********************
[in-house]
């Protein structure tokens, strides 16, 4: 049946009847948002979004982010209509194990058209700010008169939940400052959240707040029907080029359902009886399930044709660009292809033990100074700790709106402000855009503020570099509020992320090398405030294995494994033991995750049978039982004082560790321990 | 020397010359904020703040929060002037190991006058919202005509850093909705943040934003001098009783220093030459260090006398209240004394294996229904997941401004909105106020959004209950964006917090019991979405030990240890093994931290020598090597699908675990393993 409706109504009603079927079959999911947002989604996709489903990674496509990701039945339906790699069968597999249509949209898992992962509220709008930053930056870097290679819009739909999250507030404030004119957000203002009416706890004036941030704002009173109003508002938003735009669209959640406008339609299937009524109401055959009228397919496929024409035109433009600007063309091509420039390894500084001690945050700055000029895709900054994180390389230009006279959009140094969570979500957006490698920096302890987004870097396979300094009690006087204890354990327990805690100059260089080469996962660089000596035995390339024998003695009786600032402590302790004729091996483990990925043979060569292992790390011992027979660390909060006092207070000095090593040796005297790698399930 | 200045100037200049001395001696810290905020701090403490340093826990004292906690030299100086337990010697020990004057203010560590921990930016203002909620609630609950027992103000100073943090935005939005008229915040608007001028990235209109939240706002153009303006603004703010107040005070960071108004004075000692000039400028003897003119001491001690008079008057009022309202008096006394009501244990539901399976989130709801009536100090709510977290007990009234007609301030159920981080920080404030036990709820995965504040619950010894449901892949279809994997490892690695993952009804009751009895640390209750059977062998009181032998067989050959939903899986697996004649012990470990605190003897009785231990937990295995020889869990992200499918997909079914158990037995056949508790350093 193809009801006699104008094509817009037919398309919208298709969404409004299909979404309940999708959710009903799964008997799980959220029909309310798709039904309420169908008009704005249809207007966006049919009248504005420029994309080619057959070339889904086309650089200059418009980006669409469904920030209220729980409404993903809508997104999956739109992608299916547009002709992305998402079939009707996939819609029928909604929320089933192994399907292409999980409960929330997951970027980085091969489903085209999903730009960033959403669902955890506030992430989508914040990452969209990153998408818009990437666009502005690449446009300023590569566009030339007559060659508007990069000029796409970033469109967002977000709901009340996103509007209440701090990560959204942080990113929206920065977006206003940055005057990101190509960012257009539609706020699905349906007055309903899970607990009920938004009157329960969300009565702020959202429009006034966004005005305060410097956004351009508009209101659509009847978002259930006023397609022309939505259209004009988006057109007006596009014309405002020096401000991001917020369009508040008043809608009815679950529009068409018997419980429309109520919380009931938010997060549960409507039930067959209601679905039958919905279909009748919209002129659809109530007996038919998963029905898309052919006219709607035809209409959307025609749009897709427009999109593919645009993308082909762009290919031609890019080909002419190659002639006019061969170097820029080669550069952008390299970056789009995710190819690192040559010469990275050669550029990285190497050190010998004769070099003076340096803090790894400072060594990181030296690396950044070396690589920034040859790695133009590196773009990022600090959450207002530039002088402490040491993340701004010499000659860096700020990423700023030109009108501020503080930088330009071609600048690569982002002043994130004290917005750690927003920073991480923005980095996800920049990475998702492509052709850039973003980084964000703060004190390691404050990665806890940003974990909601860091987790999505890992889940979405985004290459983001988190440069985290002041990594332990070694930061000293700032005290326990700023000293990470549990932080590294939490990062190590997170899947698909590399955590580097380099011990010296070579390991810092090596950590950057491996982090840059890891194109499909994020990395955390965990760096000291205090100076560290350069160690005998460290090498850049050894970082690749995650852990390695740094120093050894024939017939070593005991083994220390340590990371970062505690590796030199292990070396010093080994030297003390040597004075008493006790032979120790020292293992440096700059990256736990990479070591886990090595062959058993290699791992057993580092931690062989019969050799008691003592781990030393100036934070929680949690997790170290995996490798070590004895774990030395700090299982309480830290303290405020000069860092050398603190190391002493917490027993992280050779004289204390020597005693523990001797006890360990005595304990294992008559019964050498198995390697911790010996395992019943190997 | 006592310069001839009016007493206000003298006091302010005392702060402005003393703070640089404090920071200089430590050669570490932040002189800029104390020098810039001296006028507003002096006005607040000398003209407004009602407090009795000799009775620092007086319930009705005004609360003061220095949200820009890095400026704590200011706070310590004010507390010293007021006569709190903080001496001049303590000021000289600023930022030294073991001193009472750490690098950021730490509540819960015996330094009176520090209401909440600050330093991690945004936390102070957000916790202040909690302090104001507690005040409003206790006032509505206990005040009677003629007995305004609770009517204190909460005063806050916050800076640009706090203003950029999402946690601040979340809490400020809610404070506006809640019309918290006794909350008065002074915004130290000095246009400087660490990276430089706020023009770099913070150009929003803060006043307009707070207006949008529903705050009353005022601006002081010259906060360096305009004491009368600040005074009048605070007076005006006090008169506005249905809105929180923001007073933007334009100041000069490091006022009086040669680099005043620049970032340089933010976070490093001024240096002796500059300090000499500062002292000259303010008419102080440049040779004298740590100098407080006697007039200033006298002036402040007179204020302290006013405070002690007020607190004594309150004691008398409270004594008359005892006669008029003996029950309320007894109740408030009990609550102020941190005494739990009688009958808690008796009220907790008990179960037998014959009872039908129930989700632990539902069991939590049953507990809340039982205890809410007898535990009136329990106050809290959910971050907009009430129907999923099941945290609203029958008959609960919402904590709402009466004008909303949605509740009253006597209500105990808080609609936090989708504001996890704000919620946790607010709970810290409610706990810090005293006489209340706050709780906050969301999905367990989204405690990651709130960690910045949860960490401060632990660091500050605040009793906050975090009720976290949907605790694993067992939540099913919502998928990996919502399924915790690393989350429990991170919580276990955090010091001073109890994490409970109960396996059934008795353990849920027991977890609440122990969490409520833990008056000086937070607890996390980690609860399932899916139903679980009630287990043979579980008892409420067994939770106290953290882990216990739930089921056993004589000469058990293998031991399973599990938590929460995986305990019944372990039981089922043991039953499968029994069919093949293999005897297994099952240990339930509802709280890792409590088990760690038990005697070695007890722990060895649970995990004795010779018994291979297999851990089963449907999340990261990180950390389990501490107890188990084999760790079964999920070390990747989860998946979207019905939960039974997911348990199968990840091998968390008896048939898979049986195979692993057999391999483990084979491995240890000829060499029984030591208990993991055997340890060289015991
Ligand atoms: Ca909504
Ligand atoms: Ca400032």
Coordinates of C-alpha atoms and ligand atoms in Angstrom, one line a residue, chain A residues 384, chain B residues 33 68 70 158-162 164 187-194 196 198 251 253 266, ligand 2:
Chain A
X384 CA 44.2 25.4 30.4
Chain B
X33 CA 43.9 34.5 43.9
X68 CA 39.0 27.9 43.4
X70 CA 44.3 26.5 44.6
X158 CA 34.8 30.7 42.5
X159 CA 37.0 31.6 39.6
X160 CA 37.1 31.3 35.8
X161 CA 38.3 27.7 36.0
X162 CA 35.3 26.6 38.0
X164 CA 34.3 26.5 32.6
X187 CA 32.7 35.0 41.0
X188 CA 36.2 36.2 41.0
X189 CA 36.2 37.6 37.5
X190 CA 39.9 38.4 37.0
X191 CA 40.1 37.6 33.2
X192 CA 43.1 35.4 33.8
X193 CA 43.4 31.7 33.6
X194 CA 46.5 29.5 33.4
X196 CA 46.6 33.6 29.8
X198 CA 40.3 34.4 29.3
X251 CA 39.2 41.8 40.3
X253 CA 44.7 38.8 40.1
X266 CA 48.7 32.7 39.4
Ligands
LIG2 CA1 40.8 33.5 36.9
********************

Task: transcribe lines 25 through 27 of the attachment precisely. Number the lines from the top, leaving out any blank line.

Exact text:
X194 CA 46.5 29.5 33.4
X196 CA 46.6 33.6 29.8
X198 CA 40.3 34.4 29.3